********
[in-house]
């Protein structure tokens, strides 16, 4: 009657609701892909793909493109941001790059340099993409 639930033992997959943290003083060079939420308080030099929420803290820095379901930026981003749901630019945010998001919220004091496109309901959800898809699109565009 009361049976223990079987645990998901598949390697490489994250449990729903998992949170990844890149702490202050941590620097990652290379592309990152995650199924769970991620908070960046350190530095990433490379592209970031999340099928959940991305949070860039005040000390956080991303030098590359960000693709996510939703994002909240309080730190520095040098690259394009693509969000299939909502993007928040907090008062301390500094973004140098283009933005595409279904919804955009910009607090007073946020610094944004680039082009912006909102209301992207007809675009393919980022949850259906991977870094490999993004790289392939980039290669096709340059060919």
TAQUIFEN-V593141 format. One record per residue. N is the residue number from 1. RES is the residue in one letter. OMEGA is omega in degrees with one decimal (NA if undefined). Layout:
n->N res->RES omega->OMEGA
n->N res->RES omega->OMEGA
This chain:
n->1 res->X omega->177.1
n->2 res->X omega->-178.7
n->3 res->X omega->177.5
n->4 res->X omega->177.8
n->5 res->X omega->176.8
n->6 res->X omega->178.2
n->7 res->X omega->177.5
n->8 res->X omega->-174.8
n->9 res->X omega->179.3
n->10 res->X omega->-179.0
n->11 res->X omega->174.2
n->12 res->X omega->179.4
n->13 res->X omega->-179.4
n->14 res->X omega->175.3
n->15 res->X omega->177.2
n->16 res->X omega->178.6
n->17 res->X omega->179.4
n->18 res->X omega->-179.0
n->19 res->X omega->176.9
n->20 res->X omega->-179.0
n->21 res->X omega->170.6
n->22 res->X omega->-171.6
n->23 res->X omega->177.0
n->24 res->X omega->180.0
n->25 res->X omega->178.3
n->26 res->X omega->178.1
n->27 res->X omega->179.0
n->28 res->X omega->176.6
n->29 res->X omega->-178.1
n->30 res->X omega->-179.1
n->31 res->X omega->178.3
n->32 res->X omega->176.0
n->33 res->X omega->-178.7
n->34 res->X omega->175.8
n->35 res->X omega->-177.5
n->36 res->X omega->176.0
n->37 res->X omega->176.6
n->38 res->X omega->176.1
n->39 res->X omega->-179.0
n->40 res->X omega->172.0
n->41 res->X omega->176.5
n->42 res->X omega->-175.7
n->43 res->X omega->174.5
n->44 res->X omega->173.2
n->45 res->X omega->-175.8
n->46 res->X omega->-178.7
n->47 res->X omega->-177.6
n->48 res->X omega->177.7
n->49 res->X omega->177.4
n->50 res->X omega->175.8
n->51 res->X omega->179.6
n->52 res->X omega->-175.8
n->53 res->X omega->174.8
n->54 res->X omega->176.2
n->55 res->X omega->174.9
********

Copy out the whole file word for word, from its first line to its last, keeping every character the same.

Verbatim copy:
[in-house]
């Protein structure tokens, strides 16, 4: 009657609701892909793909493109941001790059340099993409 639930033992997959943290003083060079939420308080030099929420803290820095379901930026981003749901630019945010998001919220004091496109309901959800898809699109565009 009361049976223990079987645990998901598949390697490489994250449990729903998992949170990844890149702490202050941590620097990652290379592309990152995650199924769970991620908070960046350190530095990433490379592209970031999340099928959940991305949070860039005040000390956080991303030098590359960000693709996510939703994002909240309080730190520095040098690259394009693509969000299939909502993007928040907090008062301390500094973004140098283009933005595409279904919804955009910009607090007073946020610094944004680039082009912006909102209301992207007809675009393919980022949850259906991977870094490999993004790289392939980039290669096709340059060919």
TAQUIFEN-V593141 format. One record per residue. N is the residue number from 1. RES is the residue in one letter. OMEGA is omega in degrees with one decimal (NA if undefined). Layout:
n->N res->RES omega->OMEGA
n->N res->RES omega->OMEGA
This chain:
n->1 res->X omega->177.1
n->2 res->X omega->-178.7
n->3 res->X omega->177.5
n->4 res->X omega->177.8
n->5 res->X omega->176.8
n->6 res->X omega->178.2
n->7 res->X omega->177.5
n->8 res->X omega->-174.8
n->9 res->X omega->179.3
n->10 res->X omega->-179.0
n->11 res->X omega->174.2
n->12 res->X omega->179.4
n->13 res->X omega->-179.4
n->14 res->X omega->175.3
n->15 res->X omega->177.2
n->16 res->X omega->178.6
n->17 res->X omega->179.4
n->18 res->X omega->-179.0
n->19 res->X omega->176.9
n->20 res->X omega->-179.0
n->21 res->X omega->170.6
n->22 res->X omega->-171.6
n->23 res->X omega->177.0
n->24 res->X omega->180.0
n->25 res->X omega->178.3
n->26 res->X omega->178.1
n->27 res->X omega->179.0
n->28 res->X omega->176.6
n->29 res->X omega->-178.1
n->30 res->X omega->-179.1
n->31 res->X omega->178.3
n->32 res->X omega->176.0
n->33 res->X omega->-178.7
n->34 res->X omega->175.8
n->35 res->X omega->-177.5
n->36 res->X omega->176.0
n->37 res->X omega->176.6
n->38 res->X omega->176.1
n->39 res->X omega->-179.0
n->40 res->X omega->172.0
n->41 res->X omega->176.5
n->42 res->X omega->-175.7
n->43 res->X omega->174.5
n->44 res->X omega->173.2
n->45 res->X omega->-175.8
n->46 res->X omega->-178.7
n->47 res->X omega->-177.6
n->48 res->X omega->177.7
n->49 res->X omega->177.4
n->50 res->X omega->175.8
n->51 res->X omega->179.6
n->52 res->X omega->-175.8
n->53 res->X omega->174.8
n->54 res->X omega->176.2
n->55 res->X omega->174.9